Data-Sharing: Not Just FBI's Problem

By Baselinemag  |  Posted 2002-07-10

Outrage and disbelief were the first reactions last month to news that FBI agents, in the weeks before Sept. 11, had been unable to search bureau computers for a word string as simple as "flight schools." That revelation by Coleen Rowley, the whistle-blowing special agent who testified before Congress, shocked Google users everywhere and (as one newspaper account put it), left politicians "agog."

Among those who manage data at large enterprises, however, the reaction was more muted. Which is exactly what you'd expect.

After all, it's not exactly a new predicament: what to do when you have dozens of different databases, in different formats and built with different tools, on incompatible hardware in geographically separate locations. This is the way of things not just at the FBI but at any big organization that has ever been involved in a merger, switched technology vendors, expanded a data center, or made its services available over the Web. "Dealing with all the legacy systems is a very big challenge," says John Piscitello, a product manager at Google, which recently introduced just the sort of corporate-search tool that might help the FBI search its archives—that is, if the FBI were inclined to convert those archives into HTML documents.

Since the 1990s, some companies have addressed the problem of stovepiped data in a different way —by building data warehouses, which are centrally stored repositories in which information from numerous sources gets pounded into a consistent format and can thus be queried. (There are also virtual data warehouses—a less-involved and often less-successful approach—in which technologists leave the data where it is and run distributed queries across the different databases.) Data warehouses have increased in appeal now that the mining of customer data is seen as yielding competitive advantage, and they are an outright requirement for many customer-relationship management applications.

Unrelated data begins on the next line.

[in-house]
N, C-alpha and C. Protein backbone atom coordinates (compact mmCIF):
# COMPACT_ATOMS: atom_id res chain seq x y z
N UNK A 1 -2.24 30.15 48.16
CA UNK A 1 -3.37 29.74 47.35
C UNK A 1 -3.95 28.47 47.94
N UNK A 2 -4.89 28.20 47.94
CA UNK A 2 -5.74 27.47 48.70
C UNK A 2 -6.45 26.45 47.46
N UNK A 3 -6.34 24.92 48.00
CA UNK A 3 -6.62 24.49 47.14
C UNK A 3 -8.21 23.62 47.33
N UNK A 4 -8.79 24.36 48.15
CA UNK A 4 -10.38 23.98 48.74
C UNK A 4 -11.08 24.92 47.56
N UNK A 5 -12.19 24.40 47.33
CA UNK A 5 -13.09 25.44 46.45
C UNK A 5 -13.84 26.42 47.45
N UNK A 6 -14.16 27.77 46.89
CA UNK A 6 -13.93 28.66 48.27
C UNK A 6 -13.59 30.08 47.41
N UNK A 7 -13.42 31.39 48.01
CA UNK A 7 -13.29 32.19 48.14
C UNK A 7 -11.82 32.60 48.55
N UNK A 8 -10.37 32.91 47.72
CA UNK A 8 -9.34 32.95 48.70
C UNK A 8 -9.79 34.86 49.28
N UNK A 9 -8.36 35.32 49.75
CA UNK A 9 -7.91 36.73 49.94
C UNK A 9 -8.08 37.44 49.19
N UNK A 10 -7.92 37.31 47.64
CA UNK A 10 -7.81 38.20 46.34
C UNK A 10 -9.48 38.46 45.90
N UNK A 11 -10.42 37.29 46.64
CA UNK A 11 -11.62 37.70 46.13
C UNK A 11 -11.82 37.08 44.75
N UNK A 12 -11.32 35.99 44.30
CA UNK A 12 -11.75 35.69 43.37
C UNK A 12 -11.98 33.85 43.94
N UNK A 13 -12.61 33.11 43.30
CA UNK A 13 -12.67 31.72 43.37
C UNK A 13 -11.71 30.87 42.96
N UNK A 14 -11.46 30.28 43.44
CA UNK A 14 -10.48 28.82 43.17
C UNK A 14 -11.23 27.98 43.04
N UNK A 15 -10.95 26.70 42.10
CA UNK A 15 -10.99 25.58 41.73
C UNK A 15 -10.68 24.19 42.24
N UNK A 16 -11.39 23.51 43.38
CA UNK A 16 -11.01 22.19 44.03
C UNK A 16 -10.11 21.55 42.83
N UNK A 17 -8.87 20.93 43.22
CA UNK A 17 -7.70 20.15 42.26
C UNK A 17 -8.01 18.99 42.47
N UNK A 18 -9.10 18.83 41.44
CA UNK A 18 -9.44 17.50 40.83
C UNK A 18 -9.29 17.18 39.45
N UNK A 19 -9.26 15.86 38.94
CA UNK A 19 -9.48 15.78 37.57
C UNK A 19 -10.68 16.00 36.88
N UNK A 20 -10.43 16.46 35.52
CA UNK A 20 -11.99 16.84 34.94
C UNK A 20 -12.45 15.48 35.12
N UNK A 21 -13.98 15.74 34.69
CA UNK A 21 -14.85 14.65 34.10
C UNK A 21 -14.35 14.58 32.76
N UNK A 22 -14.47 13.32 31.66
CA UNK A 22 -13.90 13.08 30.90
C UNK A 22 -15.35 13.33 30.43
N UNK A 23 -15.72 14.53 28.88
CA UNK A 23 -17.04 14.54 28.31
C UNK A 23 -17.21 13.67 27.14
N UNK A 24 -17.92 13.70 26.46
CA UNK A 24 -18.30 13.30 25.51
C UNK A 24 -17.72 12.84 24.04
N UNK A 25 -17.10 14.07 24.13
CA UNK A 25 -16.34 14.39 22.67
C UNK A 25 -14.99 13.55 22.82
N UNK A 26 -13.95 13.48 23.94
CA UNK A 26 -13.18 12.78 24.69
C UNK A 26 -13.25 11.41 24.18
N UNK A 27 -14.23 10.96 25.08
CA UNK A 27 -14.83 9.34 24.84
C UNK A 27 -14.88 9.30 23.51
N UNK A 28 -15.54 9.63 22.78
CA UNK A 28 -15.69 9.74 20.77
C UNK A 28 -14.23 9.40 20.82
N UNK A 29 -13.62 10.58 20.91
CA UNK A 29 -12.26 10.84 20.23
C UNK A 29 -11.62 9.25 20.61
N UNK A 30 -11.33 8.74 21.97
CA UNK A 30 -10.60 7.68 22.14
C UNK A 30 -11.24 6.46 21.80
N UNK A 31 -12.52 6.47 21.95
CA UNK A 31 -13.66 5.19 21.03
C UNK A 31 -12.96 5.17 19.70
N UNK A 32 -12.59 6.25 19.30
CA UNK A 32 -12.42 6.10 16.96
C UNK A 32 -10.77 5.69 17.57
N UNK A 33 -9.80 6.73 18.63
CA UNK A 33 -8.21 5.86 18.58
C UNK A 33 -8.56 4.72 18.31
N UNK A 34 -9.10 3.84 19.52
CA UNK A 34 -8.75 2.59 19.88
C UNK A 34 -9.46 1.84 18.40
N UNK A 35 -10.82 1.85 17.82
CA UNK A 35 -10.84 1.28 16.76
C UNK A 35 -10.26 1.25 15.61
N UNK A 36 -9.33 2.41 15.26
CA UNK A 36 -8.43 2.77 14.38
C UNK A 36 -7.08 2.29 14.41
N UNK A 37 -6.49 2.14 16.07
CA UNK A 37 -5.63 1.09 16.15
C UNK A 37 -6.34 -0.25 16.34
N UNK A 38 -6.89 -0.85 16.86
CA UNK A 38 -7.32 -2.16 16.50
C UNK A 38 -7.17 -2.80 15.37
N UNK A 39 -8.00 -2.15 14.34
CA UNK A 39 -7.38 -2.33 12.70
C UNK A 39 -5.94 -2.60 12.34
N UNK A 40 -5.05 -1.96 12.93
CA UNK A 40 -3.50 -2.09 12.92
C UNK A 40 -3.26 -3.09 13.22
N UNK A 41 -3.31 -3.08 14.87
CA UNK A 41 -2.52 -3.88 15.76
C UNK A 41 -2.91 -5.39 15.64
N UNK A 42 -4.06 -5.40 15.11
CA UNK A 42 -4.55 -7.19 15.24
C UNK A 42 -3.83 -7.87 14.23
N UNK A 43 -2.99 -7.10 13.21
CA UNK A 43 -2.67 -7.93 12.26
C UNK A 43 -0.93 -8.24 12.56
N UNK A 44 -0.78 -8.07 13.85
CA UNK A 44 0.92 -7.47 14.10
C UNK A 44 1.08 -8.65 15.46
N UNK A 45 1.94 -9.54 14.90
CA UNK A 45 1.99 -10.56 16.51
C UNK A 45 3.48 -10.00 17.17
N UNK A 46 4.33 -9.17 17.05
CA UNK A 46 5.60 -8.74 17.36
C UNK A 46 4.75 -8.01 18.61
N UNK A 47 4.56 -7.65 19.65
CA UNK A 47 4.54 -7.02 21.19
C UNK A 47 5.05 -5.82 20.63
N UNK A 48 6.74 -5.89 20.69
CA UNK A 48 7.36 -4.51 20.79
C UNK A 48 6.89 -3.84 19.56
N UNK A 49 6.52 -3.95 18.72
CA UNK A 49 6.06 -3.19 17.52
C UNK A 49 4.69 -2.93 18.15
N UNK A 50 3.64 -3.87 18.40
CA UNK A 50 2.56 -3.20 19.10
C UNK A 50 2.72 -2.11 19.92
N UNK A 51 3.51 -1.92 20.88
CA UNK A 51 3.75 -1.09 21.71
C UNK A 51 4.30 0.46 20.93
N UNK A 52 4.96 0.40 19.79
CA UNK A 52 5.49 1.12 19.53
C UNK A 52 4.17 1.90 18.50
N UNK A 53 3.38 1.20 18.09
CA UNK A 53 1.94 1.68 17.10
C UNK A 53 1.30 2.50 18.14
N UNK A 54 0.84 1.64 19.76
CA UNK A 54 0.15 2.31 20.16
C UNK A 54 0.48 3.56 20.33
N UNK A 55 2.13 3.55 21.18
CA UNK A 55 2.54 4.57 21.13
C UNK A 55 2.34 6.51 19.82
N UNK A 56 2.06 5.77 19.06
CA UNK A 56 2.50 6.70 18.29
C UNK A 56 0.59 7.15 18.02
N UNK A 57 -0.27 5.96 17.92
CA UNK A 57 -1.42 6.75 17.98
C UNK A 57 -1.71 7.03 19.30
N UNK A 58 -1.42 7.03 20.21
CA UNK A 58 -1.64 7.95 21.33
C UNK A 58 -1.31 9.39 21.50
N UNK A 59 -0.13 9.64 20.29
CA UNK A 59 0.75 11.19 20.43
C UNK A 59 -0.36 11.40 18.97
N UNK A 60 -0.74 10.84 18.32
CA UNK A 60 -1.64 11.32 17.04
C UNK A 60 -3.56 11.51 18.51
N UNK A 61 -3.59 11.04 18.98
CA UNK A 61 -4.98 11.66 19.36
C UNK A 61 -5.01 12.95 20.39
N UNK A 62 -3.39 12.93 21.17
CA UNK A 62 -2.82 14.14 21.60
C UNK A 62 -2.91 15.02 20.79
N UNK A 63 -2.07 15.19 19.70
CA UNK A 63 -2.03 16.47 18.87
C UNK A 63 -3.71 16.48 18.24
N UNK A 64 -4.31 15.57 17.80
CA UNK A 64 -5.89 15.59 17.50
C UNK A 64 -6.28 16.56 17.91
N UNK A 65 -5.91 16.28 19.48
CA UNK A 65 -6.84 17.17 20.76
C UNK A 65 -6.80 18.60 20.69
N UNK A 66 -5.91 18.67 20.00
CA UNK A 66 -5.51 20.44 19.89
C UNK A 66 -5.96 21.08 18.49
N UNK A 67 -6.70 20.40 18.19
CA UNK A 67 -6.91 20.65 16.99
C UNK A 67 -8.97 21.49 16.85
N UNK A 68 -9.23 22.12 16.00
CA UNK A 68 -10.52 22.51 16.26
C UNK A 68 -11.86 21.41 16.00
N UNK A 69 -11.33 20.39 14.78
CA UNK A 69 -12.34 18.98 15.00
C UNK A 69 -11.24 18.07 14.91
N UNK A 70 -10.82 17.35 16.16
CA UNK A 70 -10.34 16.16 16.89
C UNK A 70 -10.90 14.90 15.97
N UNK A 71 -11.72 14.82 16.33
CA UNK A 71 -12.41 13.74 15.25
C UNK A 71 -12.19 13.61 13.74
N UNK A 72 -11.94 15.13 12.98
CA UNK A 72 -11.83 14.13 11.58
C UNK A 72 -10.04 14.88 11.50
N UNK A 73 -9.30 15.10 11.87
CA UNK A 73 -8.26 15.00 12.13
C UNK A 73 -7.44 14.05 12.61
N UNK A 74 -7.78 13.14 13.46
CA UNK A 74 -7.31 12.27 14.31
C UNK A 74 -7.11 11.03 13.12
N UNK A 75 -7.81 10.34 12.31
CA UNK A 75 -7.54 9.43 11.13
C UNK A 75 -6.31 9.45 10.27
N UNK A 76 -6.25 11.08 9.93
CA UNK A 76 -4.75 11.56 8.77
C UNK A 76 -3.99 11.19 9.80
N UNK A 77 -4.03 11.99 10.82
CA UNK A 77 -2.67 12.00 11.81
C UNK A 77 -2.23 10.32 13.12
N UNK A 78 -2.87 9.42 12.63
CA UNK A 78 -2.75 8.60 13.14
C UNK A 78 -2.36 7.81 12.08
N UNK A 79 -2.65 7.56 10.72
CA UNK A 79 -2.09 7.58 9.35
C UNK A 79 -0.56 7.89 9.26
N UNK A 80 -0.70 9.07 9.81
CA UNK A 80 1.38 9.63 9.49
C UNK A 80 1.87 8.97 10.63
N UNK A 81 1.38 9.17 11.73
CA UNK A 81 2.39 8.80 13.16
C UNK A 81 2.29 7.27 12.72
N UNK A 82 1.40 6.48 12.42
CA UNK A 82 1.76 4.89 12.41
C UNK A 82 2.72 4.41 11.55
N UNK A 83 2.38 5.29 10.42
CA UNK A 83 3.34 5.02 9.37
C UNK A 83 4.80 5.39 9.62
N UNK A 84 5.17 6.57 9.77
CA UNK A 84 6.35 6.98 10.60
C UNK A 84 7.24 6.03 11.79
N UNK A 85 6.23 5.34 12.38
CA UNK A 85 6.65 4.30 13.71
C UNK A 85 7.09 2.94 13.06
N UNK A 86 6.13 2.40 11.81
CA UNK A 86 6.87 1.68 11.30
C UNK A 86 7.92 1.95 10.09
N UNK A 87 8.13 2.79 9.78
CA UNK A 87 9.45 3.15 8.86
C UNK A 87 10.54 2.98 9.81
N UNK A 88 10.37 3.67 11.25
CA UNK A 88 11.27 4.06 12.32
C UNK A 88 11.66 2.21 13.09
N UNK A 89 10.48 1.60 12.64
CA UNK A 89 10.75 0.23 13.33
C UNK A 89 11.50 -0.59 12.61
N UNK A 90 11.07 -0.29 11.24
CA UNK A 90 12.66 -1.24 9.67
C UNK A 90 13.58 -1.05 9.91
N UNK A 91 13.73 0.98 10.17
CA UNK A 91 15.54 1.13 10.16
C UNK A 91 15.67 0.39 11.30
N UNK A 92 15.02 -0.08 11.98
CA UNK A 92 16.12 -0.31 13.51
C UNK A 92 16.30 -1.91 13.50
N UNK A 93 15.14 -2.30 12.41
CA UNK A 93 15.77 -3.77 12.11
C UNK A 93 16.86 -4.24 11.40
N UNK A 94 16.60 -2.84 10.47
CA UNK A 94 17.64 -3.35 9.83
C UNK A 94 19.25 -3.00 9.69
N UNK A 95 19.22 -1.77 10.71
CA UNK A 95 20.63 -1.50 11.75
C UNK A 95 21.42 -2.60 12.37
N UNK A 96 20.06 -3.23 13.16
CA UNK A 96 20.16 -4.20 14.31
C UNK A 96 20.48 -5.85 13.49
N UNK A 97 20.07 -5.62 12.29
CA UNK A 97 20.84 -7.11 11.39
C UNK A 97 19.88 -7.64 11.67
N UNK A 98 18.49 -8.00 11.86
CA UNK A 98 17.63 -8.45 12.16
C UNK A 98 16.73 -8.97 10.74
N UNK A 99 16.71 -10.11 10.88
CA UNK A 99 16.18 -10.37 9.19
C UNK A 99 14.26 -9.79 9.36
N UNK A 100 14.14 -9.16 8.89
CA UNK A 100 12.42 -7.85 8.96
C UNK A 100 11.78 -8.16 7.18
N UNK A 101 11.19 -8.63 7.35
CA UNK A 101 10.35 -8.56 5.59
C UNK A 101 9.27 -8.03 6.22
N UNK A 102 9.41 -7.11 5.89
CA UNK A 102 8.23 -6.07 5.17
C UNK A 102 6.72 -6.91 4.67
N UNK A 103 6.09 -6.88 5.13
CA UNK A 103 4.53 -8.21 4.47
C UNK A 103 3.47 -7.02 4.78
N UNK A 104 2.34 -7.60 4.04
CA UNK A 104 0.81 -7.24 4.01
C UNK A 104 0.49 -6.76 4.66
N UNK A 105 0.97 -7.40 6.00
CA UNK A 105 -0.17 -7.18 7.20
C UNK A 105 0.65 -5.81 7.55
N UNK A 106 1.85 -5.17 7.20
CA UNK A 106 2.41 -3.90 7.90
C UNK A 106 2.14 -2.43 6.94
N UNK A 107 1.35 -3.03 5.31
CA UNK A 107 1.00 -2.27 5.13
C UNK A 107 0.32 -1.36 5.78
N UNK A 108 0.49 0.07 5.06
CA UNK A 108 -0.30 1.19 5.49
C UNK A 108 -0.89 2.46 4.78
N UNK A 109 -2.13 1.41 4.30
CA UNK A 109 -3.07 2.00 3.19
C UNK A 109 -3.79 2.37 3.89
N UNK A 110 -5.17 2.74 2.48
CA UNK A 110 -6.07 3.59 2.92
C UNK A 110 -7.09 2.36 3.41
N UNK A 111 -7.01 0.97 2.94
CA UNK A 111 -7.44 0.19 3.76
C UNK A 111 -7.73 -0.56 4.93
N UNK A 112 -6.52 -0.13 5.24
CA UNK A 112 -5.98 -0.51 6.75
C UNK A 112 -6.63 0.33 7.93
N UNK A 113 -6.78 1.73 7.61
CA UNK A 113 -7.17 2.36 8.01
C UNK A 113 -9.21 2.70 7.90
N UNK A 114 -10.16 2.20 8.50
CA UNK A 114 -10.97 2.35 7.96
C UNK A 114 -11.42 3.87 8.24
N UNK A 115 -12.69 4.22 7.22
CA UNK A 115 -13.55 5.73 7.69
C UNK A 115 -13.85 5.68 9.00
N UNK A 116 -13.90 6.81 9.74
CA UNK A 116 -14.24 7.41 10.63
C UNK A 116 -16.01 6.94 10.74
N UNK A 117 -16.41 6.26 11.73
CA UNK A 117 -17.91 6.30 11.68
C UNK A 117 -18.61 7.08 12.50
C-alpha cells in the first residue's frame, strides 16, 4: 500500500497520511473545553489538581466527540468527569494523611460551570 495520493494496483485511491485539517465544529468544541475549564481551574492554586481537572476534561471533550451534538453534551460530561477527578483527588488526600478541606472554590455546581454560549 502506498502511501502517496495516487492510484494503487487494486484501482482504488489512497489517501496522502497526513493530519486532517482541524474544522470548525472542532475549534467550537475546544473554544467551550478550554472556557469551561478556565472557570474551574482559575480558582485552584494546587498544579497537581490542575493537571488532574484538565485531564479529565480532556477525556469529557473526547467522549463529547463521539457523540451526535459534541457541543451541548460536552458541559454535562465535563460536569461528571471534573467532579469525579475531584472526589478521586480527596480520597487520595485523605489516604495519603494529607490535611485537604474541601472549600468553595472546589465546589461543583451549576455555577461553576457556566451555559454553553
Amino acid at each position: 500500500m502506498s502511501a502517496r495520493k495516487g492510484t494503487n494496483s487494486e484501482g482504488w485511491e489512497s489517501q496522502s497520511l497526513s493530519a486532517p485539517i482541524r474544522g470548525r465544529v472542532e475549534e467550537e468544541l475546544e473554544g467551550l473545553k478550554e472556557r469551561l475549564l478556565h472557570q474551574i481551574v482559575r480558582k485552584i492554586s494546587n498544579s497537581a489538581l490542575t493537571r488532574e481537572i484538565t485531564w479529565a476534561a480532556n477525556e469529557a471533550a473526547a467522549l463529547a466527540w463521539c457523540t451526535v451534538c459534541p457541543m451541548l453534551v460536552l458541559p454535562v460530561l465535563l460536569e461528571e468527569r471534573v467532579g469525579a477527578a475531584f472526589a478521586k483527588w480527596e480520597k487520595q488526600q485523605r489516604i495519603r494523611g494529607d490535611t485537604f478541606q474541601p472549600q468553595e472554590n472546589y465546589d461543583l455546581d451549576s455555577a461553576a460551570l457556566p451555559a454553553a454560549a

The good news, both for the FBI and for the countless big companies facing similar technical challenges, is that data warehousing isn't rocket science. The bad news is there are no shortcuts. "The problem is you have to populate the new system with information that's been around for years," says Rino Bergonzi, a former chief information officer at AT&T and UPS who now works as a consultant. "The solution isn't complex, but physically doing it is very costly."

Nobody I spoke with would hazard a guess as to what, say, the FBI would need to spend to compress its millions of paper and electronic records into a state-of-the-art data warehouse. Wayne Eckerson of the Data Warehousing Institute noted that the organic nature of a data warehouse—its need to be continually maintained—makes the costs impossible to know in advance. But he said big projects invariably run to the tens of millions of dollars.

"The cost to pull together or re-integrate a large organization or federal agency ain't cheap," said Eckerson, the institute's director of education and research. "The tools aren't cheap; the databases aren't cheap. People build these things incrementally these days." (A very clear depiction of the steps and resources required to build a data warehouse appeared in the June issue of Baseline, pp. 37-38, and can be found online at

While cost may be a big hurdle for companies' data-aggregation projects, it isn't the only one. Turf wars, and in particular, the belief on the part of some managers that their power lies in the unique knowledge they possess, can obstruct efforts to share data in organizations, as the FBI example makes painfully clear.

Of course, the consequences of hoarding data are much greater in a federal agency fighting the war on terrorism than they could ever be in the private sector. Only money is at stake in most businesses, not lives. Still, rethinking our knee-jerk resistance to sharing data openly with those who are basically on our team seems like an obvious adjustment we should all make post-9/11.